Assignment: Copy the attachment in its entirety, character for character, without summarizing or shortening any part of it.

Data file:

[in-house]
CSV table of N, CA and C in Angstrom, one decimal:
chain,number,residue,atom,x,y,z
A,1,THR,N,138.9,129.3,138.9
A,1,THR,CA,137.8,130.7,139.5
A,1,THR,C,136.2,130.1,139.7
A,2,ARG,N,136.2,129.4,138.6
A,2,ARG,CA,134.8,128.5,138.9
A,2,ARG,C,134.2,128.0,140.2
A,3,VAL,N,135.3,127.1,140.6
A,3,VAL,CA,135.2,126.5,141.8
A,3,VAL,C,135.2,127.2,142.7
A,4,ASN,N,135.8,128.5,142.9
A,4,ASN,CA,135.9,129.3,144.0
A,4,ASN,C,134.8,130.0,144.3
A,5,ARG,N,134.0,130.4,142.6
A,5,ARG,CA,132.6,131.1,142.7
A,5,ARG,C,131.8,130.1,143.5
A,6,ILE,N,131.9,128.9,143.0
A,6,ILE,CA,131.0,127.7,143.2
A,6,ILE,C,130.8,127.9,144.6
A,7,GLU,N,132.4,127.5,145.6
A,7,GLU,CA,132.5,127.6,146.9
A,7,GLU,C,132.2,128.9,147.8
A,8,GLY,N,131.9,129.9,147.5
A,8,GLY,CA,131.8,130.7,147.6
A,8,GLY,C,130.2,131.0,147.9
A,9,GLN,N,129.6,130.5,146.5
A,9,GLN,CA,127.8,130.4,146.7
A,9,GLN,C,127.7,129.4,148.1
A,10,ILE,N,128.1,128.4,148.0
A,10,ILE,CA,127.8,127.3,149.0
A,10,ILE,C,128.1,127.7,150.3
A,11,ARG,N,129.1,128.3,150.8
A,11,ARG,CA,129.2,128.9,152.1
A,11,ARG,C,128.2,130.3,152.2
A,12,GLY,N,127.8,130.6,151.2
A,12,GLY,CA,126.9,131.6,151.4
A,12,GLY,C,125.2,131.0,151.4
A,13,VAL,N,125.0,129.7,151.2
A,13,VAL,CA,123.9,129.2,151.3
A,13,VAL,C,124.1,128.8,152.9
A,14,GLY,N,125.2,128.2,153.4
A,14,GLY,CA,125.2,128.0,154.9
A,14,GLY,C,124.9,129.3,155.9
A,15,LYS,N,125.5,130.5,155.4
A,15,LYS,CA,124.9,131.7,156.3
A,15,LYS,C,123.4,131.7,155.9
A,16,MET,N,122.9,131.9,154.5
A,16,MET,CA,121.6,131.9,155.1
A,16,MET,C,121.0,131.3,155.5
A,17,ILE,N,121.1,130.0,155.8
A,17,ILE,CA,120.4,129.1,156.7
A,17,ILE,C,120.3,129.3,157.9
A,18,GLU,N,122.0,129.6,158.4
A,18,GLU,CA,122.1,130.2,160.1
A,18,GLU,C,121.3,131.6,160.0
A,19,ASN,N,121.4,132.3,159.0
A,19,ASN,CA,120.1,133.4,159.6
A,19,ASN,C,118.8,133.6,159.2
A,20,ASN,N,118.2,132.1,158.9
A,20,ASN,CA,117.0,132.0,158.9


[in-house]
CSV table of N, CA and C in Angstrom, one decimal:
chain,number,residue,atom,x,y,z
A,1,THR,N,138.9,129.3,138.9
A,1,THR,CA,137.8,130.7,139.5
A,1,THR,C,136.2,130.1,139.7
A,2,ARG,N,136.2,129.4,138.6
A,2,ARG,CA,134.8,128.5,138.9
A,2,ARG,C,134.2,128.0,140.2
A,3,VAL,N,135.3,127.1,140.6
A,3,VAL,CA,135.2,126.5,141.8
A,3,VAL,C,135.2,127.2,142.7
A,4,ASN,N,135.8,128.5,142.9
A,4,ASN,CA,135.9,129.3,144.0
A,4,ASN,C,134.8,130.0,144.3
A,5,ARG,N,134.0,130.4,142.6
A,5,ARG,CA,132.6,131.1,142.7
A,5,ARG,C,131.8,130.1,143.5
A,6,ILE,N,131.9,128.9,143.0
A,6,ILE,CA,131.0,127.7,143.2
A,6,ILE,C,130.8,127.9,144.6
A,7,GLU,N,132.4,127.5,145.6
A,7,GLU,CA,132.5,127.6,146.9
A,7,GLU,C,132.2,128.9,147.8
A,8,GLY,N,131.9,129.9,147.5
A,8,GLY,CA,131.8,130.7,147.6
A,8,GLY,C,130.2,131.0,147.9
A,9,GLN,N,129.6,130.5,146.5
A,9,GLN,CA,127.8,130.4,146.7
A,9,GLN,C,127.7,129.4,148.1
A,10,ILE,N,128.1,128.4,148.0
A,10,ILE,CA,127.8,127.3,149.0
A,10,ILE,C,128.1,127.7,150.3
A,11,ARG,N,129.1,128.3,150.8
A,11,ARG,CA,129.2,128.9,152.1
A,11,ARG,C,128.2,130.3,152.2
A,12,GLY,N,127.8,130.6,151.2
A,12,GLY,CA,126.9,131.6,151.4
A,12,GLY,C,125.2,131.0,151.4
A,13,VAL,N,125.0,129.7,151.2
A,13,VAL,CA,123.9,129.2,151.3
A,13,VAL,C,124.1,128.8,152.9
A,14,GLY,N,125.2,128.2,153.4
A,14,GLY,CA,125.2,128.0,154.9
A,14,GLY,C,124.9,129.3,155.9
A,15,LYS,N,125.5,130.5,155.4
A,15,LYS,CA,124.9,131.7,156.3
A,15,LYS,C,123.4,131.7,155.9
A,16,MET,N,122.9,131.9,154.5
A,16,MET,CA,121.6,131.9,155.1
A,16,MET,C,121.0,131.3,155.5
A,17,ILE,N,121.1,130.0,155.8
A,17,ILE,CA,120.4,129.1,156.7
A,17,ILE,C,120.3,129.3,157.9
A,18,GLU,N,122.0,129.6,158.4
A,18,GLU,CA,122.1,130.2,160.1
A,18,GLU,C,121.3,131.6,160.0
A,19,ASN,N,121.4,132.3,159.0
A,19,ASN,CA,120.1,133.4,159.6
A,19,ASN,C,118.8,133.6,159.2
A,20,ASN,N,118.2,132.1,158.9
A,20,ASN,CA,117.0,132.0,158.9